, WASHINGTON, May 5 – US envoy Scott Gration returned this week to Sudan, his first visit there since last month\’s controversial elections, to pursue efforts to stabilize both southern and western parts of the country.
US State Department officials said Gration arrived Monday in the Sudanese capital Khartoum for two days of talks with Sudanese, UN and other officials about the fragile 2005 north-south Comprehensive Peace Agreement (CPA).
The envoy is also likely to discuss the aftermath of the April 11-15 multi-party polls, the first in 24 years which re-elected President Omar al-Beshir, who faces an international arrest warrant on war crimes charges.
The credibility of the election was undermined by opposition boycotts, allegations of fraud and questions from international monitors about transparency.
A State Department official, who asked not to be named, told AFP that Gration will travel to the southern city of Juba on Wednesday.
In Juba, he will consult the Sudan People’s Liberation Movement (SPLM) and the southern Sudanese government about "the remaining issues around the full and complete implementation of the CPA," a State Department statement said.
Under the CPA, the Sudanese are set to hold a referendum in January on whether the mainly Christian and animists in the south will remain part of Sudan, which is dominated by the majority Arabs and Muslims in the north.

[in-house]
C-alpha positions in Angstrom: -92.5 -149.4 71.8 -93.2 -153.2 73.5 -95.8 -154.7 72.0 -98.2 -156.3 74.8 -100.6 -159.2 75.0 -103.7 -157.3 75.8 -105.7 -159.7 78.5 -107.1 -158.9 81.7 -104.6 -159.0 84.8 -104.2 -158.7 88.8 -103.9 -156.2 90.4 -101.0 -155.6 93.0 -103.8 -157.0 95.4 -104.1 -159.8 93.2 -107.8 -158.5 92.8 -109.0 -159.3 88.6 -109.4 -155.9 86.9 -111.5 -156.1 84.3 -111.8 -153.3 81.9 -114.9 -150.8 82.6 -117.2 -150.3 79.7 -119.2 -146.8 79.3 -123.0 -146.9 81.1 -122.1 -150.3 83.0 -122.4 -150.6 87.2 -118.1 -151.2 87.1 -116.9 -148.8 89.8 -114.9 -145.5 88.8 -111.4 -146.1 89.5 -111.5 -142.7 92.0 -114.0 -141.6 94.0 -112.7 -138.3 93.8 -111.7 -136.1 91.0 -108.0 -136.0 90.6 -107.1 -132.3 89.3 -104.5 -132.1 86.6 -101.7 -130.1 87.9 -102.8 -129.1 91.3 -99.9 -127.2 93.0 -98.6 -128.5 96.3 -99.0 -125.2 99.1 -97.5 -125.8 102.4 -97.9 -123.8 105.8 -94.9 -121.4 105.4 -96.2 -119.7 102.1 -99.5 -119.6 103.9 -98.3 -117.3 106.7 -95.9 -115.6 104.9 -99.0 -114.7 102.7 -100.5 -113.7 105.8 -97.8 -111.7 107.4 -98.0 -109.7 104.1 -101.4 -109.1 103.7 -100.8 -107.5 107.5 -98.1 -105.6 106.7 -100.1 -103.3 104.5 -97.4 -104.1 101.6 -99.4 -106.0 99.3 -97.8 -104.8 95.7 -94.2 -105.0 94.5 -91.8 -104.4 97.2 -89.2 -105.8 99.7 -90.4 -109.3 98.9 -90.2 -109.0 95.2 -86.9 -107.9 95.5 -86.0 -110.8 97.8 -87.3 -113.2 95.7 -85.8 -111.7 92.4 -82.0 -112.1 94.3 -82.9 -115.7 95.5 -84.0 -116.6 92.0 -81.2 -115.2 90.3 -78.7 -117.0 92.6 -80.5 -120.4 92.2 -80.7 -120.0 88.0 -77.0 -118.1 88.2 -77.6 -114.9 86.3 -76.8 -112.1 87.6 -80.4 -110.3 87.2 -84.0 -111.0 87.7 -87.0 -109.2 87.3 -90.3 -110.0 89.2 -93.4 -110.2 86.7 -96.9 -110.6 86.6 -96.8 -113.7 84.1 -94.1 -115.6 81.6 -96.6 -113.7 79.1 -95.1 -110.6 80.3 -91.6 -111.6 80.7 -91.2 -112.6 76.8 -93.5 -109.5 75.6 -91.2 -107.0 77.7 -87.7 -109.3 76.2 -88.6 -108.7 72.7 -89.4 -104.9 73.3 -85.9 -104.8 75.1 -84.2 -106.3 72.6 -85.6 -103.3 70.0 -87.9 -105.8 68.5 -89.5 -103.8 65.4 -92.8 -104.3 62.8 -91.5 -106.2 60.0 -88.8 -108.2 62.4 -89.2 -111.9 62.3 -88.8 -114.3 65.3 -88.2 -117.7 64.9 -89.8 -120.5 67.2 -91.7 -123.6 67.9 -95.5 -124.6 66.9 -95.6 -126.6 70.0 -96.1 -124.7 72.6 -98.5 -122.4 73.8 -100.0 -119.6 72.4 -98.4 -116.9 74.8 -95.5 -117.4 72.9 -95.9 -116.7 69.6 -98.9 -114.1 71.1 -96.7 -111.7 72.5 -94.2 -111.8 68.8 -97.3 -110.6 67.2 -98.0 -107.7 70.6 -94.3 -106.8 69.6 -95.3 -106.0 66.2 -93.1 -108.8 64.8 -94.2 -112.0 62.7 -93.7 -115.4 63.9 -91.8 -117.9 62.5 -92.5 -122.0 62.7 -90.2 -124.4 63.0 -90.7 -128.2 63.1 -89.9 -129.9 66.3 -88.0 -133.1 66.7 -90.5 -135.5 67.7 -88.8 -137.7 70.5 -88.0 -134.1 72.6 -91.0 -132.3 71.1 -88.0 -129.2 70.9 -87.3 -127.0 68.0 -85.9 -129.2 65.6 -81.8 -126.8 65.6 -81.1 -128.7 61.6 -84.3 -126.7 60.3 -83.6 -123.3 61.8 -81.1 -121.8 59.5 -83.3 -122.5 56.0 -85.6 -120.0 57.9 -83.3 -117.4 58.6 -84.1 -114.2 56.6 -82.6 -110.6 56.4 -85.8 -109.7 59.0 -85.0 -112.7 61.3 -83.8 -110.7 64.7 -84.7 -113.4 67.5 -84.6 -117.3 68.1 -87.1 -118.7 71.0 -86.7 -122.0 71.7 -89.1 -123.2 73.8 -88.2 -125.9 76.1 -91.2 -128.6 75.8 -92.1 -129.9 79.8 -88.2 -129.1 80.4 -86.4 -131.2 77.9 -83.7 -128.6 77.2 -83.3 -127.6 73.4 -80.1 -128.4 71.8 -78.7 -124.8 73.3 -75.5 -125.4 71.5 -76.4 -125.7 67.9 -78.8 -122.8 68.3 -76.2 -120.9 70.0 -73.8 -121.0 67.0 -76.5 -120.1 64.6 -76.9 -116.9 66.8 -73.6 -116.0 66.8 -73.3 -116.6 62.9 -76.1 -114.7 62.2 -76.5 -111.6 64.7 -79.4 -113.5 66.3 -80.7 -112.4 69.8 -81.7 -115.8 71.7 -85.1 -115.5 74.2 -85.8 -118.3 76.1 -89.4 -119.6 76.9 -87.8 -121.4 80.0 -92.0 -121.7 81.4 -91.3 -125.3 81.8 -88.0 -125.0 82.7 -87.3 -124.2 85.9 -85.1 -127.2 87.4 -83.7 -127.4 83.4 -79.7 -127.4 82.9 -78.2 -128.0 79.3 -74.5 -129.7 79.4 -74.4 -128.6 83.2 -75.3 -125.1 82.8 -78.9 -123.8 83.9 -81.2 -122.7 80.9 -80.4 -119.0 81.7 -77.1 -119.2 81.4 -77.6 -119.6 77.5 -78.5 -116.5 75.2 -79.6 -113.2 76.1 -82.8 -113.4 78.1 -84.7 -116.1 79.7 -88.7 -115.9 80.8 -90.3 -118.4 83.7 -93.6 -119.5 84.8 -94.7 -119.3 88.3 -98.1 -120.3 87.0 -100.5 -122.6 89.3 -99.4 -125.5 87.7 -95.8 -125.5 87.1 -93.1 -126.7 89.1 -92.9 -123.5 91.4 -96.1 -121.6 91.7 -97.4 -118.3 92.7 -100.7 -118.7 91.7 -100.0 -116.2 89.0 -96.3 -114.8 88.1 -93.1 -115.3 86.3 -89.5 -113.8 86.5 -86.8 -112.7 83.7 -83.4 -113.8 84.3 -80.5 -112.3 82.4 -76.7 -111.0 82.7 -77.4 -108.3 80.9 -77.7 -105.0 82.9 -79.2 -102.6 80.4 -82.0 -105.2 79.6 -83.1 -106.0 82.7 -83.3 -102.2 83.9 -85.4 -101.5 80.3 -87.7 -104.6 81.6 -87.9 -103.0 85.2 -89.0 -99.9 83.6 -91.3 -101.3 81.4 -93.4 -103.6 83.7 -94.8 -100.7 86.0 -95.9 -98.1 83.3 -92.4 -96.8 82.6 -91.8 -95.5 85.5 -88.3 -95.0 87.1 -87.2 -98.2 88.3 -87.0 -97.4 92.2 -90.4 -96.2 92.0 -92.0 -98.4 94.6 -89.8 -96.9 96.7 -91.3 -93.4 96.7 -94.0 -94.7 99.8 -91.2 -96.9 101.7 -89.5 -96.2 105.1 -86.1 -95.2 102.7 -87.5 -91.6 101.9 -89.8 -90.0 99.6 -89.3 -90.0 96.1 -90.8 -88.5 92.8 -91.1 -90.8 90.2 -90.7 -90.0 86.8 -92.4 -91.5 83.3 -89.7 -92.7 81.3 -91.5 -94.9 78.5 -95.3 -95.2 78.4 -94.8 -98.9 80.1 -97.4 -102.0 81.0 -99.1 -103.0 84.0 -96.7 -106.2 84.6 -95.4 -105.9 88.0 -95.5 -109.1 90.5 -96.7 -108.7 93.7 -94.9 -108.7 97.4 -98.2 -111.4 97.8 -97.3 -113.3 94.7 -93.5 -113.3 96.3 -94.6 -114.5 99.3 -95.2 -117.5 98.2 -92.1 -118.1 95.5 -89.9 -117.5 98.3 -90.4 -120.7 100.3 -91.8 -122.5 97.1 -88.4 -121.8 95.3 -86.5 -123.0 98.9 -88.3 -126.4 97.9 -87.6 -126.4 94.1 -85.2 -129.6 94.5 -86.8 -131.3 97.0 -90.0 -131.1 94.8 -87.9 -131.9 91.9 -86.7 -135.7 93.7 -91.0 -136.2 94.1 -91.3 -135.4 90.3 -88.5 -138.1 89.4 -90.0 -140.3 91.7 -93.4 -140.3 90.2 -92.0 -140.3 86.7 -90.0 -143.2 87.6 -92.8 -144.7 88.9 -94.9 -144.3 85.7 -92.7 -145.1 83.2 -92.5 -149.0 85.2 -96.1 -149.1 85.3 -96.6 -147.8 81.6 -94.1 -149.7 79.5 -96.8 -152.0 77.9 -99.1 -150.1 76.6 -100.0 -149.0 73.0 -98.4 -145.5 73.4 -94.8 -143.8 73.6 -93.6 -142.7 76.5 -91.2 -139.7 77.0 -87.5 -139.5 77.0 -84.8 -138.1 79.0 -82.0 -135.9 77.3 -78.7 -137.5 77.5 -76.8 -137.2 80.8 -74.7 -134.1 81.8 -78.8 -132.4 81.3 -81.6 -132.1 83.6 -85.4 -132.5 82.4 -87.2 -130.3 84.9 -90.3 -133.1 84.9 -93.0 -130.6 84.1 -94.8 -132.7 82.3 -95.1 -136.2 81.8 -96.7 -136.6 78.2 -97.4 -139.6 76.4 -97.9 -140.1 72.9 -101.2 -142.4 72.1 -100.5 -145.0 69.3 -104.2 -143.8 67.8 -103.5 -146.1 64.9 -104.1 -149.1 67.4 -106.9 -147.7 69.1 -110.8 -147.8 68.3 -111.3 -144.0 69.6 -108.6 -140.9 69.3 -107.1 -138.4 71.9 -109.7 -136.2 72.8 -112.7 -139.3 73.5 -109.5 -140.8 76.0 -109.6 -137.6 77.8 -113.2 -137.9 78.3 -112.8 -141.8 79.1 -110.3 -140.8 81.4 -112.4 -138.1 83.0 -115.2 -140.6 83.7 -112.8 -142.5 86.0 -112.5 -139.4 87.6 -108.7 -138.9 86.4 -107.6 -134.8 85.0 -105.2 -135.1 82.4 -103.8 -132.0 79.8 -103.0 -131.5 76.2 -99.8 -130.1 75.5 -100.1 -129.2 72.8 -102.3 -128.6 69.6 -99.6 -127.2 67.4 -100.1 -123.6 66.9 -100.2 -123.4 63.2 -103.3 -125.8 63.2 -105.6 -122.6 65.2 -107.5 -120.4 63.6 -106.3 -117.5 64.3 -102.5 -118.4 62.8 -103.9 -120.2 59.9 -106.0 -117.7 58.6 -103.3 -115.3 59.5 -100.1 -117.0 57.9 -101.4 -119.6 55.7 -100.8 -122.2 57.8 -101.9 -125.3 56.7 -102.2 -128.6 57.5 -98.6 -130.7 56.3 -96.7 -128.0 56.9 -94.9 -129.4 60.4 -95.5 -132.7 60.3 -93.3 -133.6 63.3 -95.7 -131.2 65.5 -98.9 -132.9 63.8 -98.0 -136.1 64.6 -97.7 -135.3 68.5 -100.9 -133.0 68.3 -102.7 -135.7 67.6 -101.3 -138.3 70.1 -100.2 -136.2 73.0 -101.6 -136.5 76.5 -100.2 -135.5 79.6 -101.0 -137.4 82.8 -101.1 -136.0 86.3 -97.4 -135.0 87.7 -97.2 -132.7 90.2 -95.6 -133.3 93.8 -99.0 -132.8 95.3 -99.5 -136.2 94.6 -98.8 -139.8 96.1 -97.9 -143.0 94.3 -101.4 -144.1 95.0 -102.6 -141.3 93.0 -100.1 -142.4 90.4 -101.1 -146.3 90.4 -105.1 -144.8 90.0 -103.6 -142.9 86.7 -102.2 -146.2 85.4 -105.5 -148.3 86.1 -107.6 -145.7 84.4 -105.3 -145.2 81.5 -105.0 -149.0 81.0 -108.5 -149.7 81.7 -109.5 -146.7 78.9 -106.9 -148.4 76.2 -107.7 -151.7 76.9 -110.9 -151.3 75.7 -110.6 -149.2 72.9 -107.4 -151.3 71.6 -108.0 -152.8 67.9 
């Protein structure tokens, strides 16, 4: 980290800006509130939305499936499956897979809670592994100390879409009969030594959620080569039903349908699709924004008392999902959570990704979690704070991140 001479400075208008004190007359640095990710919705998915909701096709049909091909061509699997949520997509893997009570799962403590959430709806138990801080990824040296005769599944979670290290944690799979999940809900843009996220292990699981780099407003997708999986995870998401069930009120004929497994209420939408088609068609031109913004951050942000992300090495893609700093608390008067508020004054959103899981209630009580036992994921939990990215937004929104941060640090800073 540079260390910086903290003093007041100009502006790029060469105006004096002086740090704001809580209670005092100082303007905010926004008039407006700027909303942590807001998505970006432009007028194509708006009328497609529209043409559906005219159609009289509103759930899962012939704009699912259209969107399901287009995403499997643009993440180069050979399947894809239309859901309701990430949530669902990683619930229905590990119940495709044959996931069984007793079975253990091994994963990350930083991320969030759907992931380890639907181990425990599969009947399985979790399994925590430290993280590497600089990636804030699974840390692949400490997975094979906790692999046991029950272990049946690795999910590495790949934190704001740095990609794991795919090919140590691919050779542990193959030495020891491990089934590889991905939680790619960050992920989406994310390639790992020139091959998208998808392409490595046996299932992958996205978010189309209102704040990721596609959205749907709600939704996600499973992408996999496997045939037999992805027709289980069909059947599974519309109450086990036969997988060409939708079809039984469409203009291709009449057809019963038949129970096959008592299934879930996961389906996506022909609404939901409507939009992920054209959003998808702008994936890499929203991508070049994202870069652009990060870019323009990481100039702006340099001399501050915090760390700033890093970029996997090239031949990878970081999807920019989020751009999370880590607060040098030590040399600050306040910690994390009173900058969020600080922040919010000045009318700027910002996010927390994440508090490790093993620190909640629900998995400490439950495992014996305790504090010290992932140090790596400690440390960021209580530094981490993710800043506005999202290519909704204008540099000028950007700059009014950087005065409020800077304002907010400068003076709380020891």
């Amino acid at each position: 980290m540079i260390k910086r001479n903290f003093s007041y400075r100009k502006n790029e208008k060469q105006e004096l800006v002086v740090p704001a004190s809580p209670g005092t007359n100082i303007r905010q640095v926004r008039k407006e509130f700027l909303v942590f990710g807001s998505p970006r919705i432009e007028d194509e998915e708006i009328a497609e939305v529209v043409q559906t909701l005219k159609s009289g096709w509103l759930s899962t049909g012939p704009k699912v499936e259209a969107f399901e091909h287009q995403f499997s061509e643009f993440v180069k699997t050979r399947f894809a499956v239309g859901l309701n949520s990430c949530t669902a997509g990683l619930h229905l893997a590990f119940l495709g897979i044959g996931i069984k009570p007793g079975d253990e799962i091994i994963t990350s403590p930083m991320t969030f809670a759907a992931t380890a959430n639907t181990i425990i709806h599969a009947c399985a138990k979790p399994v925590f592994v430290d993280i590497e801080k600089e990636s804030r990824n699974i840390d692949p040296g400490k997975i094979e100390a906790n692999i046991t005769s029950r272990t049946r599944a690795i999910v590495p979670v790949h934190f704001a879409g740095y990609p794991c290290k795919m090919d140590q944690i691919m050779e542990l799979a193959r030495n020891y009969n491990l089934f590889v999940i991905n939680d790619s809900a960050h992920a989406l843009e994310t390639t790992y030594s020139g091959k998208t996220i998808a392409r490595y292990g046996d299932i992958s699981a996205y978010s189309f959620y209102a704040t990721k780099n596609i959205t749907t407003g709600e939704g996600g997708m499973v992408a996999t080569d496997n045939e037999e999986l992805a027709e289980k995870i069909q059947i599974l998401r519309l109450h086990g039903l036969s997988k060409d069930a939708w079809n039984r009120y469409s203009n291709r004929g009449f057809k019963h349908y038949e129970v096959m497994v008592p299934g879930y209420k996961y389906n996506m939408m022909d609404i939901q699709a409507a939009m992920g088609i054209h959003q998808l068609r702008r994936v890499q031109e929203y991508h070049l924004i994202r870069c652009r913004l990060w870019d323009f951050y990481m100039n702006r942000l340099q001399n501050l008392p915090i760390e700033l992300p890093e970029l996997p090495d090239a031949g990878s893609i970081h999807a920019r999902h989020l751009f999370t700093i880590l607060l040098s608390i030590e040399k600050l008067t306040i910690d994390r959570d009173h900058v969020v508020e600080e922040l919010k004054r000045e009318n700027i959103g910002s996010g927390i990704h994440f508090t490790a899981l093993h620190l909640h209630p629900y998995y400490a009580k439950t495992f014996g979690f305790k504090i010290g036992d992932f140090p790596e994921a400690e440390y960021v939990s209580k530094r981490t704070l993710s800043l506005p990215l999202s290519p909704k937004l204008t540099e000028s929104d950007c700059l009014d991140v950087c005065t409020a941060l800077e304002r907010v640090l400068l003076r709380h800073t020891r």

They are also set to hold a referendum next year on the status of the contested oil-rich region of Abyei.
He will also travel Thursday to Nyala, in the violence-hit western Darfur region, to meet with officials serving in the United Nations/African Union Mission in Darfur (UNAMID), a State Department official said.
On the last leg of a trip ending May 9, Gration will leave Friday for Addis Ababa, Ethiopia to participate in African Union meetings on Sudan.
The talks will touch on "regional strategies and international coordination in support of CPA implementation and the Darfur peace process," the State Department statement said.
In Doha, the Justice and Equality Movement (JEM), the main rebel group in Darfur, said at the weekend that the Sudanese government has brought the Darfur peace process to an end by launching a military offensive against the JEM.
JEM, one of two key Darfur rebel groups, signed a framework accord in February in Doha that was hailed by the international community as a major step toward bringing peace to the region devastated by a seven-year war.